Independent Clauses | n. —unusual words about underappreciated music

The Felix Culpa -Commitment

January 1, 2005

Band: The Felix Culpa

Album: Commitment

Best element: Being able and willing to play a genre of music and play it well.

Genre: Post-Hardcore / Indie

Website: www.thefelixculpa.com

Label: Common Cloud (www.commoncloud.com)

Band E-mail: band@thefelixculpa.com

Sit back and imagine your ultimate hardcore/ emo/ indie band. Fill it in with your favorite members of your favorite bands. My band would have Geoff Rickley (Thursday, Vox) Francis Mark (From Autumn To Ashes, Drums/ Vox) Derek and Ryan (Poison the Well, Guitar) Nick Torres (Northstar, Guitar/ Piano/ Vox/ random sounds) and Tim Payne (Thursday, Bass). This, in my opinion, is the best band that today’s underground scene could produce. And yet, The Felix Culpa has all the elements of my “ultimate band” and then some. Their full-length debut Commitment has me excited that music may yet live. This album is an ingenious 60-minute piece of non-stop musical art.

The album starts out with “A Benediction”, which is an artsy piece reminiscent of Northstar’s Is This Thing Loaded?. “No. 5 with a Bullet” starts to spice things up with backing screams, but “Aphoristic Instruction” was the first track that really caught my attention. The song sounds like Thursday’s Waiting, which is another genius album. Waiting, released on Eyeball Records in 1999, was Thursday’s first EP released on a label- it also served to open the door for post-hardcore as we know it. I love Waiting and to hear a band playing music reminiscent of it is great.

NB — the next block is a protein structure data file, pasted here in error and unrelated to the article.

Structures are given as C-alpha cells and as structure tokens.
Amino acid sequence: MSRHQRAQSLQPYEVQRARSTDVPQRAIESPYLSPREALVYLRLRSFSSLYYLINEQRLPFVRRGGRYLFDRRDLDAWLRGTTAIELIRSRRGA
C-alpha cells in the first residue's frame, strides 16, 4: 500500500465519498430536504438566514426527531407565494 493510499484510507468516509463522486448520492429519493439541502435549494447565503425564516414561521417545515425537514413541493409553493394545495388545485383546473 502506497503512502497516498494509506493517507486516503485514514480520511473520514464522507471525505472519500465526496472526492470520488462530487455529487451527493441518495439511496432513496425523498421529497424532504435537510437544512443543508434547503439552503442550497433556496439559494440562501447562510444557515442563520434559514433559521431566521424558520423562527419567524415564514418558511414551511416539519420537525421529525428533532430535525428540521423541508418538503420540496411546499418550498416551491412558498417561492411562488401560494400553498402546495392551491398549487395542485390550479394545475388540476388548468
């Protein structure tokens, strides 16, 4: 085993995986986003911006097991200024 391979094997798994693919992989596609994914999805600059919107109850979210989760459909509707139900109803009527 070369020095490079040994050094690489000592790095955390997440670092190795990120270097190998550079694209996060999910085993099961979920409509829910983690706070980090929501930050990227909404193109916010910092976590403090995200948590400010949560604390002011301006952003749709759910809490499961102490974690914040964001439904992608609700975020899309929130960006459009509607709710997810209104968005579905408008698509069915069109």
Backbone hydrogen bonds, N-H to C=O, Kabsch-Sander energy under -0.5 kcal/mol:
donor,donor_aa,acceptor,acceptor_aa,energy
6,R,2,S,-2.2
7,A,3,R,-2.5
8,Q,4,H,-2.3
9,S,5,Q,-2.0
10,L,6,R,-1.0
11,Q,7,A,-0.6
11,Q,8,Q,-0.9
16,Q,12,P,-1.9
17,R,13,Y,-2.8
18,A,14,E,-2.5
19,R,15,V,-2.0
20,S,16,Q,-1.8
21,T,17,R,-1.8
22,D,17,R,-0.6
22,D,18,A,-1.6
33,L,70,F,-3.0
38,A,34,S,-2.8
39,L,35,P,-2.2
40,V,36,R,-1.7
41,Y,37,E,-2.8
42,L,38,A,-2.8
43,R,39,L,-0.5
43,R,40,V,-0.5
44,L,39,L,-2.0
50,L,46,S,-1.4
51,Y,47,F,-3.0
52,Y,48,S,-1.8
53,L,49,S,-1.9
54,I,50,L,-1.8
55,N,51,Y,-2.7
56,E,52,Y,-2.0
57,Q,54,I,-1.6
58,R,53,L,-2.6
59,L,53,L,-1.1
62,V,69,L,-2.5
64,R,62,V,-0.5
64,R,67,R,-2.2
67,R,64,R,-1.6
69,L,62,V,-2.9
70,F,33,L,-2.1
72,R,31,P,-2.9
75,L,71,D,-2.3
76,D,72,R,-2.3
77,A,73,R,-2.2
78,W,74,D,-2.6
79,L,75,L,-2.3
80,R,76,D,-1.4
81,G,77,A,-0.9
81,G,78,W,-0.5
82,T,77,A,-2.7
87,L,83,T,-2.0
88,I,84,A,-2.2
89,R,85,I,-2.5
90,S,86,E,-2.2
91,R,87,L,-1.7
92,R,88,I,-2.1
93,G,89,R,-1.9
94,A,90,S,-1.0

“Aphoristic Instructions” also features bassist Tristan Hammond taking over lead vocals and does a killer job in the lead role.

“Numbers” is most likely the best track on the album. Adding a little more screaming than in past songs and a killer bass part in the verse, “Numbers” really gives you an idea of what this band is capable of. Bassist Hammond is once again showcased on vocals but this time in a screaming role- and once again he is amazing. Though it is not the most complex song on the album, “Numbers” brings a great harder feel to the album.

I could spend a week talking about the rest of the album, because it only gets better from “Numbers” on, but I won’t. I’m just going to say that these guys deserve attention from everyone. The Felix Culpa is currently on Common Cloud Records, a label that has been bringing some great music above ground, or at least to the level of underground that I hang out at. I really can’t wait to see where this band goes from here. They have the talent to land a deal on Victory or The Militia Group and the sound to get on Deep Elm or Equal Vision; my only concern for these guys is that they are too eclectic for most tastes. The album has a light floating indie track sandwiched in between two post-hardcore tracks. Hopefully this will be looked on as an asset, as I see it.

Hailing from Rockford, IL, The Felix Culpa has the ability to grow into the best underground band since Thursday. I really hope they do. As their press kit says “Rock music was intended to be an audible representation of the chaotic and intangible aspects of being human.” This album and band are this representation.

-Scott Landis (redbassist66@comcast.net)

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Stephen Carradini and friends write reviews of bands that are trying to make the next step in their careers.

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